Assessment of highway filter drain fouling and performance considerations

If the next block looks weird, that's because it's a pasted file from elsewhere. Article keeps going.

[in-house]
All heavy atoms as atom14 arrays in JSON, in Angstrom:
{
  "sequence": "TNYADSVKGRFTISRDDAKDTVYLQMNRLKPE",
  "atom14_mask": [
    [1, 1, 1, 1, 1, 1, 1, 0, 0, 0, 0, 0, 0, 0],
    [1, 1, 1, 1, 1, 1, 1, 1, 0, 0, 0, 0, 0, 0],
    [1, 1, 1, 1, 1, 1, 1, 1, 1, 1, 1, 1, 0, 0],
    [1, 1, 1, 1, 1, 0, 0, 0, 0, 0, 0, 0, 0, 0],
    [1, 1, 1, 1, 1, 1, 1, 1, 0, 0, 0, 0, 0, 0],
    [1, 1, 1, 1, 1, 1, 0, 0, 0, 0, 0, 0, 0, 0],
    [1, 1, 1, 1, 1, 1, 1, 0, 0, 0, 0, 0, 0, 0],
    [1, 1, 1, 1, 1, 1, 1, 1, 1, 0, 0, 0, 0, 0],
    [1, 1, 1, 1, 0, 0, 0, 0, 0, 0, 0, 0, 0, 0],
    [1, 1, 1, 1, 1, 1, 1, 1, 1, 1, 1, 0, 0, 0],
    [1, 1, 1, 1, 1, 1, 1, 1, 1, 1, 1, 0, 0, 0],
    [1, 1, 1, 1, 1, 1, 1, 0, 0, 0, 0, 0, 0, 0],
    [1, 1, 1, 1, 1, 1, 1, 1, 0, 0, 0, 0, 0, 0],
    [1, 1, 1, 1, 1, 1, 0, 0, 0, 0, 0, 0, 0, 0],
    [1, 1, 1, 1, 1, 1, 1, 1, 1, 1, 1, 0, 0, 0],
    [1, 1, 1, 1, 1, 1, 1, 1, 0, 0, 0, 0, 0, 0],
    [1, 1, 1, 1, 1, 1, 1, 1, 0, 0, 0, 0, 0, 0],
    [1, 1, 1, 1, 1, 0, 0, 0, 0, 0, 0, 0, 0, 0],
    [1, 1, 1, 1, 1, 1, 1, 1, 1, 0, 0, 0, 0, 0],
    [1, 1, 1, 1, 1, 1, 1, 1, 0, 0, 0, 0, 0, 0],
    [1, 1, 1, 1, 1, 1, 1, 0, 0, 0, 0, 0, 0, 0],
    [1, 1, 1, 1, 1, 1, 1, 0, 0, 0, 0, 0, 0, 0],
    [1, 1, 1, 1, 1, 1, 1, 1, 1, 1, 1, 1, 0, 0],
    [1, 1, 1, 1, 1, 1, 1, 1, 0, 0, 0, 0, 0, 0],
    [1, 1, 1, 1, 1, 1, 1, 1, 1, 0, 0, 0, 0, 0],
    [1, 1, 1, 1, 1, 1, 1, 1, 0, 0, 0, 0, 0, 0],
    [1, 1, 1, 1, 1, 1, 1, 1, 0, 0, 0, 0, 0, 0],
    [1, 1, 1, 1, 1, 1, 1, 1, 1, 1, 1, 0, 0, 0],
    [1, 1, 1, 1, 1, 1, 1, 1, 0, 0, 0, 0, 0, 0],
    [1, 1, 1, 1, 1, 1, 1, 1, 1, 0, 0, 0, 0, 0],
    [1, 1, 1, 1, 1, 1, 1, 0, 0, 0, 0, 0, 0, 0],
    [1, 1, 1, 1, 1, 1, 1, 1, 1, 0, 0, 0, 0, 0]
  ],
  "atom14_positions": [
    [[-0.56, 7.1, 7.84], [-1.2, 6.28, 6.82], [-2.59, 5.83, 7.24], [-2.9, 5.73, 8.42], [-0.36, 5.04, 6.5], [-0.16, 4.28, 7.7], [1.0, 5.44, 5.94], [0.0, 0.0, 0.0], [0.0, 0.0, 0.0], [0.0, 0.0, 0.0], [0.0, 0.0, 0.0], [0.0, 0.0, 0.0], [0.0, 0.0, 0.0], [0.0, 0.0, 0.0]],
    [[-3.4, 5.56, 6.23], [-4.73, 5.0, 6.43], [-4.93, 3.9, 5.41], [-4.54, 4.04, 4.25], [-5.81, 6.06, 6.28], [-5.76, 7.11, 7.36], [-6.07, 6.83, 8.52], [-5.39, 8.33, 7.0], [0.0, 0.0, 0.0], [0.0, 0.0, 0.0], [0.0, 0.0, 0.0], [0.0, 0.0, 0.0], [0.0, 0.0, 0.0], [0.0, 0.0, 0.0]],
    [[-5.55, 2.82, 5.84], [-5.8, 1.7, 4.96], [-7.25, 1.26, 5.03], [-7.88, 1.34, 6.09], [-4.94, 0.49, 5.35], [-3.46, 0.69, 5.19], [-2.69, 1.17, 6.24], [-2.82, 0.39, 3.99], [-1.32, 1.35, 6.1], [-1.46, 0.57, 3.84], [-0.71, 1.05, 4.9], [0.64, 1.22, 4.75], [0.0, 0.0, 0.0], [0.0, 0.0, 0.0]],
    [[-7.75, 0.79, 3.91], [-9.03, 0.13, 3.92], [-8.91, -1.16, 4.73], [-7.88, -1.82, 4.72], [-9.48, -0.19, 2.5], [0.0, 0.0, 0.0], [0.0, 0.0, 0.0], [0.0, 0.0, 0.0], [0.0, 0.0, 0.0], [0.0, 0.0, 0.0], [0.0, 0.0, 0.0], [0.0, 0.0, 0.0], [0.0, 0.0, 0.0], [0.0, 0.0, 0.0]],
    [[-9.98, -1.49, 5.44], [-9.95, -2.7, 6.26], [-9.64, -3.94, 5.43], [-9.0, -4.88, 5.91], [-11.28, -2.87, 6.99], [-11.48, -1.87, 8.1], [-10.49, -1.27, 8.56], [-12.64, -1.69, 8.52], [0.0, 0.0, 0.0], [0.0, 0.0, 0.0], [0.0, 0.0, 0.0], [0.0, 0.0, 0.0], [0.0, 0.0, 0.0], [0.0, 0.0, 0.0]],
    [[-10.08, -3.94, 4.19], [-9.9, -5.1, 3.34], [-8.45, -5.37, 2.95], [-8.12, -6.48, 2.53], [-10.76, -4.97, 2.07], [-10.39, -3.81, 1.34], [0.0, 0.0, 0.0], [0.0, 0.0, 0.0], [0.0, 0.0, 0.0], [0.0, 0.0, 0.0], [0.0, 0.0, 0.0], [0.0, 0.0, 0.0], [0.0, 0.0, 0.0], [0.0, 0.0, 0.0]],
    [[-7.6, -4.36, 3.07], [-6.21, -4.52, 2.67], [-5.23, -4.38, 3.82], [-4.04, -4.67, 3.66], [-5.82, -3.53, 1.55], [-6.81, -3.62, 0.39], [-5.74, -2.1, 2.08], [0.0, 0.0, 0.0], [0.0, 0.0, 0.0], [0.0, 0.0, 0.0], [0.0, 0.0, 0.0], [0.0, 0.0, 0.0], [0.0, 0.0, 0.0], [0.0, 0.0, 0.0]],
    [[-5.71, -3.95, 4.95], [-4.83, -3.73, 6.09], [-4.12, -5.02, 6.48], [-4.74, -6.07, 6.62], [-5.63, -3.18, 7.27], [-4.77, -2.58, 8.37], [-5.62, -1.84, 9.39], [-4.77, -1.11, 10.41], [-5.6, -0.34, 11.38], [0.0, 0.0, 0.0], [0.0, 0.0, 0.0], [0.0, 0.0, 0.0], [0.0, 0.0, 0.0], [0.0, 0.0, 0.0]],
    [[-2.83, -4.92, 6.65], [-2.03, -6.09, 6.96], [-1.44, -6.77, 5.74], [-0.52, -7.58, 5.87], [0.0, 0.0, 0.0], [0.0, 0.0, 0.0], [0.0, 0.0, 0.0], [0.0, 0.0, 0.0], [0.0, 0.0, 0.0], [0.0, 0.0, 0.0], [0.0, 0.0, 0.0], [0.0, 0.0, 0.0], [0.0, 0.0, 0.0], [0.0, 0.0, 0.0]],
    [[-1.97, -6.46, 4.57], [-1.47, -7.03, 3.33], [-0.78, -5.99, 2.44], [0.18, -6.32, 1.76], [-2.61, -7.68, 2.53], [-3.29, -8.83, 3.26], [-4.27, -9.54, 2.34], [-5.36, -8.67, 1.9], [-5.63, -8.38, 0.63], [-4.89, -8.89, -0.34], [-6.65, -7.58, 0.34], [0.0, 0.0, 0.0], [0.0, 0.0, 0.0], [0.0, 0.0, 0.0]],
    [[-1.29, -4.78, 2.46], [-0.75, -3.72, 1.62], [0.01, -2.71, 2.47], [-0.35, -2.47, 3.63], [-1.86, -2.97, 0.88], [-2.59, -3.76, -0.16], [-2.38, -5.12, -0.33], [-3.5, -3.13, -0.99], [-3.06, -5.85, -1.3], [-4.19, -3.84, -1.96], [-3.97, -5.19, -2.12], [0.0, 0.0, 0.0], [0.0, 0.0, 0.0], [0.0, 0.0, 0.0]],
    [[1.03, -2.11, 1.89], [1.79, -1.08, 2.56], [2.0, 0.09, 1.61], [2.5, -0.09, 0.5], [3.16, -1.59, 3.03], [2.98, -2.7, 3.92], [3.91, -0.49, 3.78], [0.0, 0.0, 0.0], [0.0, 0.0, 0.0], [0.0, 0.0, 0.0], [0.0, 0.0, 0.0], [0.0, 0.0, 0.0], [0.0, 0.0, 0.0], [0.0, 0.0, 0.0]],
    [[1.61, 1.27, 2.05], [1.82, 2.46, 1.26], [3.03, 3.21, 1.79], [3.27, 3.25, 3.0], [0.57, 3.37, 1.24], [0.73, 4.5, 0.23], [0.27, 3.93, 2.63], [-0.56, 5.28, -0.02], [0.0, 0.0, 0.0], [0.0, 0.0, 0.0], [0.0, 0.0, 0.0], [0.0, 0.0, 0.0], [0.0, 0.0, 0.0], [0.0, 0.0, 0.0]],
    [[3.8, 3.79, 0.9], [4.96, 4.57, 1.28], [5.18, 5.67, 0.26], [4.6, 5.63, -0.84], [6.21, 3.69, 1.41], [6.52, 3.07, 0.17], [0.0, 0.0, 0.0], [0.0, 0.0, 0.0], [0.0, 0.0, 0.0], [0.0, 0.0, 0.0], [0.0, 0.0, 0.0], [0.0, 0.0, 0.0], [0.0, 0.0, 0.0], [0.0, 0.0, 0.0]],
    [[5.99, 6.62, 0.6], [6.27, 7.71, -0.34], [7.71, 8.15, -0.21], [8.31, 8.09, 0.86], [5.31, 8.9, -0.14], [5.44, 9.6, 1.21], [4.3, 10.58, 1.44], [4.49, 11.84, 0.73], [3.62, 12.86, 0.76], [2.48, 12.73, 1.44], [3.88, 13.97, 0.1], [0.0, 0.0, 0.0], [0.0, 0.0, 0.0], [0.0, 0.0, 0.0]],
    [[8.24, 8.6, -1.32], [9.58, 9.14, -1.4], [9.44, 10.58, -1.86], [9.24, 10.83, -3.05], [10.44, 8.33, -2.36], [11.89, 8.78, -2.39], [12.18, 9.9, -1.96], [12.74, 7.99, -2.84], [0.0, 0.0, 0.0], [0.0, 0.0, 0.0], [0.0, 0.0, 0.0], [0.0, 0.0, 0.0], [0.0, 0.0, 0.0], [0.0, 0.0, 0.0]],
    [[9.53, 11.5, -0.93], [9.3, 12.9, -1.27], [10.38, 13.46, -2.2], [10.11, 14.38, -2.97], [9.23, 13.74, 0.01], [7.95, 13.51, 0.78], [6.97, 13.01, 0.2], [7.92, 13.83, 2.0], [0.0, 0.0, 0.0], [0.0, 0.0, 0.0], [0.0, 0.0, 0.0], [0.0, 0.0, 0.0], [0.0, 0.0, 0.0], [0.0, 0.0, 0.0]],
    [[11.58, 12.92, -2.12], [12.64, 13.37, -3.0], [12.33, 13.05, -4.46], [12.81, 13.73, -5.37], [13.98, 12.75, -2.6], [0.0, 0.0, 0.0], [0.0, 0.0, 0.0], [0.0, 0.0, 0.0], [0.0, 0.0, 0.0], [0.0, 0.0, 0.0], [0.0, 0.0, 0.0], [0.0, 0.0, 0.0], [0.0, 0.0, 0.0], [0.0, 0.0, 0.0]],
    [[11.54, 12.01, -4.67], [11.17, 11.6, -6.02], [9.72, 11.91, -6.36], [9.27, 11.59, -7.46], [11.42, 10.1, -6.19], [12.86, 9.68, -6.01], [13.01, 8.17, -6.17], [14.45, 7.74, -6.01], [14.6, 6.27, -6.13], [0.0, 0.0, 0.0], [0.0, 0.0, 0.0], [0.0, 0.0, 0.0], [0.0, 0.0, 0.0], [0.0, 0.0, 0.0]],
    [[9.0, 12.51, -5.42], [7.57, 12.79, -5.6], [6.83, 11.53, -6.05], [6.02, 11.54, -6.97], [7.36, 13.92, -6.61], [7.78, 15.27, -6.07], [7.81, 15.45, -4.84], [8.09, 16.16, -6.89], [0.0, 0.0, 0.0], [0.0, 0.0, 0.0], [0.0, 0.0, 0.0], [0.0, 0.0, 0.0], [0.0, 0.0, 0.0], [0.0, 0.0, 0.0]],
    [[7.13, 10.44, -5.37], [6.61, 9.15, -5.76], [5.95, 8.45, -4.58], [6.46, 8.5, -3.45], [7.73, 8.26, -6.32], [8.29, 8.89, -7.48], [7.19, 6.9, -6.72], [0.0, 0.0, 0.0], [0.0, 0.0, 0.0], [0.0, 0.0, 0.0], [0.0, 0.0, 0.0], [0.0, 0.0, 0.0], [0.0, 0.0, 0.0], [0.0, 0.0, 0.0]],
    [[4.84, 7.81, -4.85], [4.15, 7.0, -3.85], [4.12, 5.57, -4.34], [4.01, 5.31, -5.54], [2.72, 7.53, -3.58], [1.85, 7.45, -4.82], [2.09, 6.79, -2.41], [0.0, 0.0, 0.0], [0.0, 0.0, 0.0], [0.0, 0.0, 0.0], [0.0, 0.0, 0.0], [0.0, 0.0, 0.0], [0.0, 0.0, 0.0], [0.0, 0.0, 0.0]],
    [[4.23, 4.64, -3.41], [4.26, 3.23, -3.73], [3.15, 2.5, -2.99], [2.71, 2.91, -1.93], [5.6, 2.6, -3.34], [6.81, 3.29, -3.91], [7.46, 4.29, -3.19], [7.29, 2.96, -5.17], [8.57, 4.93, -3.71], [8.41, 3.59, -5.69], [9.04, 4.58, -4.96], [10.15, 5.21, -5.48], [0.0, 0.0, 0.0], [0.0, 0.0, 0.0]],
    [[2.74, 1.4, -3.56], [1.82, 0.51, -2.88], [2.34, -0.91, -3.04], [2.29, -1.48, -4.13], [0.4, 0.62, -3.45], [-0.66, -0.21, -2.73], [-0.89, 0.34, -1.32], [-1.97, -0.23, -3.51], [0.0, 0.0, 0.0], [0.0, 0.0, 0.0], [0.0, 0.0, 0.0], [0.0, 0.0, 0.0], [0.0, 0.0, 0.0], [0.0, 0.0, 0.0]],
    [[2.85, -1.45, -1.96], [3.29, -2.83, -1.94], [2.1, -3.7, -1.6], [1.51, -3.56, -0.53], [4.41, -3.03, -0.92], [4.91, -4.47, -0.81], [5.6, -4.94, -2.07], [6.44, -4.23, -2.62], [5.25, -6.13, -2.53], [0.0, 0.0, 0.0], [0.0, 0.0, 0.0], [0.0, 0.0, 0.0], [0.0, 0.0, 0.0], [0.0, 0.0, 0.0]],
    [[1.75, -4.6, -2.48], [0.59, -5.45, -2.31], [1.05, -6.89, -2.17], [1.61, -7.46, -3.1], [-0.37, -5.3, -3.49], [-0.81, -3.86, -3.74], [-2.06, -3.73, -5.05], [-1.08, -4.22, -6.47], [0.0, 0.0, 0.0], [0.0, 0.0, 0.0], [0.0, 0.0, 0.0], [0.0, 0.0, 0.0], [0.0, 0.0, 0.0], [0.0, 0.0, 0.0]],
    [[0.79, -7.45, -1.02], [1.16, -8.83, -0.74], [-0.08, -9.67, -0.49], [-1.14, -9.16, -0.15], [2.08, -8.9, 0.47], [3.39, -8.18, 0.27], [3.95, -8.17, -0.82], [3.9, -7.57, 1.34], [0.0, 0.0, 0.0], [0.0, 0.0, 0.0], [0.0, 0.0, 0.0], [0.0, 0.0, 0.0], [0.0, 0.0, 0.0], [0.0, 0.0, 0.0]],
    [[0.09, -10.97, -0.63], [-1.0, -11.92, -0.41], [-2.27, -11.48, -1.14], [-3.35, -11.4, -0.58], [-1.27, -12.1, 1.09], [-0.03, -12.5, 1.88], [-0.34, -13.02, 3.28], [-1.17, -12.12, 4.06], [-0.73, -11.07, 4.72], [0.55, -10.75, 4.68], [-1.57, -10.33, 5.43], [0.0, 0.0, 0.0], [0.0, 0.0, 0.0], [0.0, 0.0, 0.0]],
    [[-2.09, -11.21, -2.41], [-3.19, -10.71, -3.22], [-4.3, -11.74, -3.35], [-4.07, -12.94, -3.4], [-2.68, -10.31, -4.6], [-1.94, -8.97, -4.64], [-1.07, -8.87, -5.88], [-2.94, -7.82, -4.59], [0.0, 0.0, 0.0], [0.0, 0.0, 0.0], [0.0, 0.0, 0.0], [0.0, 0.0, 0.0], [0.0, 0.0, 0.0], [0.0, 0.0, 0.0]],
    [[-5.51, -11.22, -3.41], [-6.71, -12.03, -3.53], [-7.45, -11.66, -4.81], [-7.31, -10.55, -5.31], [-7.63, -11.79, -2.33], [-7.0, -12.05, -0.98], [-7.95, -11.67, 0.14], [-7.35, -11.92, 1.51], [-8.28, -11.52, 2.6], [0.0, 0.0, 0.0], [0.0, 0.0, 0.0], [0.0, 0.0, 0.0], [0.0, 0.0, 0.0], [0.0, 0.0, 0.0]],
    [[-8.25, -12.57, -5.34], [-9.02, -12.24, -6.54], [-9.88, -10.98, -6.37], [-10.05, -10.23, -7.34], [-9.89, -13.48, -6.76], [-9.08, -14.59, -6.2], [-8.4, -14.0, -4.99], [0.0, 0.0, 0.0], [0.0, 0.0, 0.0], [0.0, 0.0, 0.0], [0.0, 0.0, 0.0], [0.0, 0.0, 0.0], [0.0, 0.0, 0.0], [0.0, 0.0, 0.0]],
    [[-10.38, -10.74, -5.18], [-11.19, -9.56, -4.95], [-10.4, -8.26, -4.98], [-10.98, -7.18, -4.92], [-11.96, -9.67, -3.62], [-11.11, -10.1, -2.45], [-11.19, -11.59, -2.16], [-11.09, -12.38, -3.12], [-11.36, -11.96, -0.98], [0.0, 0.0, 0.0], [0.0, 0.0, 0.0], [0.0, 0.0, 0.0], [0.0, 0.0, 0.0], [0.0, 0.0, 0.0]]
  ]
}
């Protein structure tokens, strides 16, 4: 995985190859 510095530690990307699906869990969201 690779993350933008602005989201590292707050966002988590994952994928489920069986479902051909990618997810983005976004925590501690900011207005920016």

The road carriageway and pavement sub-surface of many UK highways are drained by Highway Filter Drains (HFD). These are gravel filled trenches fitted with a porous carrier pipe at the base that convey surface and sub-surface water to an outfall. HFD are typically characterized as free draining upon construction however, over time the voids of the granular medium become filled due to the intrusion of fines washed from the adjacent earthworks or pavement surface. The lack of understanding of the deterioration mechanisms and the absence of a structured fouling characterization limit the assessment of operational and residual HFD life to qualitative or subjective estimation of in-service performance. This extends to maintenance procedures that are predominately reactive. This paper reviews the current state of knowledge of HFD performance and drainage media condition assessment. It then presents a method of fouling characterization based on assessment of samples from in service drains. Three fouling scales are thus suggested; the percentage drain fouling, the foulant-aggregate ratio and the free voids ratio. In-service HFD are found to be functioning at an acceptable standard with a limited number of localized failures attributed to highly fouled layers at the surface of the trench. It is proposed that a rational evaluation of a HFD section should employ means other than just visual indicators. The fouling assessment is linked to laboratory permeability tests conducted with different levels of filter material fouling. It is found that the extent, spreading and type of fouling are important to determine how the filter aggregate performs.